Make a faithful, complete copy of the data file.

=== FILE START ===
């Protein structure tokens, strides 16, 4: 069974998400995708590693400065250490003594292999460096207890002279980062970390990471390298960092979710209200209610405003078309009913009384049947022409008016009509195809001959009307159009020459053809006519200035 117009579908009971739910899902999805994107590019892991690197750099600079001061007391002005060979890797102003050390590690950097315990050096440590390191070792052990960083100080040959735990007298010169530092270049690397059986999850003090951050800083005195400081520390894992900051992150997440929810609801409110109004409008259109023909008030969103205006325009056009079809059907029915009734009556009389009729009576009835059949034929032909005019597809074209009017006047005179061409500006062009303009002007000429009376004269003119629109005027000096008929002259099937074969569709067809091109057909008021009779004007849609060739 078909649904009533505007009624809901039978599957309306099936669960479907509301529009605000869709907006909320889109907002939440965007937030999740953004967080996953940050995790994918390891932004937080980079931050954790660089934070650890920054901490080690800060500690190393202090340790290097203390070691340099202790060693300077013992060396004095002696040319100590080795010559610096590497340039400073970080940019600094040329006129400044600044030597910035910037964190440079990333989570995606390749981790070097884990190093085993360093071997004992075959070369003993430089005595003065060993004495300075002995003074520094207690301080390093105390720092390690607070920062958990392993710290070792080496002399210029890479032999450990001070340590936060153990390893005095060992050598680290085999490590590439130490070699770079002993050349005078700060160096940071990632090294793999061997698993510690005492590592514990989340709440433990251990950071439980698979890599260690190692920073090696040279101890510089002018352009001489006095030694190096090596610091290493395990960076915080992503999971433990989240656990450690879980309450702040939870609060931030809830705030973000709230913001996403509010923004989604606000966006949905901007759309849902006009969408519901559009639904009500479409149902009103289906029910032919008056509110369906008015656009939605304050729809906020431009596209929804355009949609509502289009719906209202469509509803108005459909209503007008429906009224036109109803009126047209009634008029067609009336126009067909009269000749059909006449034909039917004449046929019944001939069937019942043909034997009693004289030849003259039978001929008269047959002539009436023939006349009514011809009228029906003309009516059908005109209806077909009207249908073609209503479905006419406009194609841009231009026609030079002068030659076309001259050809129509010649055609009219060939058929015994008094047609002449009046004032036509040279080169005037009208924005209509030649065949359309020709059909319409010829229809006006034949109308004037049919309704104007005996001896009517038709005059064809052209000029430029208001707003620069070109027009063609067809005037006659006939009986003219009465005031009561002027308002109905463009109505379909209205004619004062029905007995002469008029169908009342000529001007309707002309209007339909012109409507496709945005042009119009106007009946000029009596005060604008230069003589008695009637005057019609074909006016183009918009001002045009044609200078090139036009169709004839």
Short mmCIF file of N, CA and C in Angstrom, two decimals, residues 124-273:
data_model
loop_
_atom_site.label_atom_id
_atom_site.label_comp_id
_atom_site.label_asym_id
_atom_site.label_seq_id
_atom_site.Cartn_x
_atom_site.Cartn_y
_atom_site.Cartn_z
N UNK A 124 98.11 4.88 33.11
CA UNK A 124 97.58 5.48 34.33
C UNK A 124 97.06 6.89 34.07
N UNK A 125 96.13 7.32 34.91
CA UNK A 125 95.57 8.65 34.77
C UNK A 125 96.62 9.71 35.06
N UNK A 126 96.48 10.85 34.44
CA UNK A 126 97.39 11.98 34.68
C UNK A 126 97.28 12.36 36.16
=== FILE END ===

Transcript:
């Protein structure tokens, strides 16, 4: 069974998400995708590693400065250490003594292999460096207890002279980062970390990471390298960092979710209200209610405003078309009913009384049947022409008016009509195809001959009307159009020459053809006519200035 117009579908009971739910899902999805994107590019892991690197750099600079001061007391002005060979890797102003050390590690950097315990050096440590390191070792052990960083100080040959735990007298010169530092270049690397059986999850003090951050800083005195400081520390894992900051992150997440929810609801409110109004409008259109023909008030969103205006325009056009079809059907029915009734009556009389009729009576009835059949034929032909005019597809074209009017006047005179061409500006062009303009002007000429009376004269003119629109005027000096008929002259099937074969569709067809091109057909008021009779004007849609060739 078909649904009533505007009624809901039978599957309306099936669960479907509301529009605000869709907006909320889109907002939440965007937030999740953004967080996953940050995790994918390891932004937080980079931050954790660089934070650890920054901490080690800060500690190393202090340790290097203390070691340099202790060693300077013992060396004095002696040319100590080795010559610096590497340039400073970080940019600094040329006129400044600044030597910035910037964190440079990333989570995606390749981790070097884990190093085993360093071997004992075959070369003993430089005595003065060993004495300075002995003074520094207690301080390093105390720092390690607070920062958990392993710290070792080496002399210029890479032999450990001070340590936060153990390893005095060992050598680290085999490590590439130490070699770079002993050349005078700060160096940071990632090294793999061997698993510690005492590592514990989340709440433990251990950071439980698979890599260690190692920073090696040279101890510089002018352009001489006095030694190096090596610091290493395990960076915080992503999971433990989240656990450690879980309450702040939870609060931030809830705030973000709230913001996403509010923004989604606000966006949905901007759309849902006009969408519901559009639904009500479409149902009103289906029910032919008056509110369906008015656009939605304050729809906020431009596209929804355009949609509502289009719906209202469509509803108005459909209503007008429906009224036109109803009126047209009634008029067609009336126009067909009269000749059909006449034909039917004449046929019944001939069937019942043909034997009693004289030849003259039978001929008269047959002539009436023939006349009514011809009228029906003309009516059908005109209806077909009207249908073609209503479905006419406009194609841009231009026609030079002068030659076309001259050809129509010649055609009219060939058929015994008094047609002449009046004032036509040279080169005037009208924005209509030649065949359309020709059909319409010829229809006006034949109308004037049919309704104007005996001896009517038709005059064809052209000029430029208001707003620069070109027009063609067809005037006659006939009986003219009465005031009561002027308002109905463009109505379909209205004619004062029905007995002469008029169908009342000529001007309707002309209007339909012109409507496709945005042009119009106007009946000029009596005060604008230069003589008695009637005057019609074909006016183009918009001002045009044609200078090139036009169709004839």
Short mmCIF file of N, CA and C in Angstrom, two decimals, residues 124-273:
data_model
loop_
_atom_site.label_atom_id
_atom_site.label_comp_id
_atom_site.label_asym_id
_atom_site.label_seq_id
_atom_site.Cartn_x
_atom_site.Cartn_y
_atom_site.Cartn_z
N UNK A 124 98.11 4.88 33.11
CA UNK A 124 97.58 5.48 34.33
C UNK A 124 97.06 6.89 34.07
N UNK A 125 96.13 7.32 34.91
CA UNK A 125 95.57 8.65 34.77
C UNK A 125 96.62 9.71 35.06
N UNK A 126 96.48 10.85 34.44
CA UNK A 126 97.39 11.98 34.68
C UNK A 126 97.28 12.36 36.16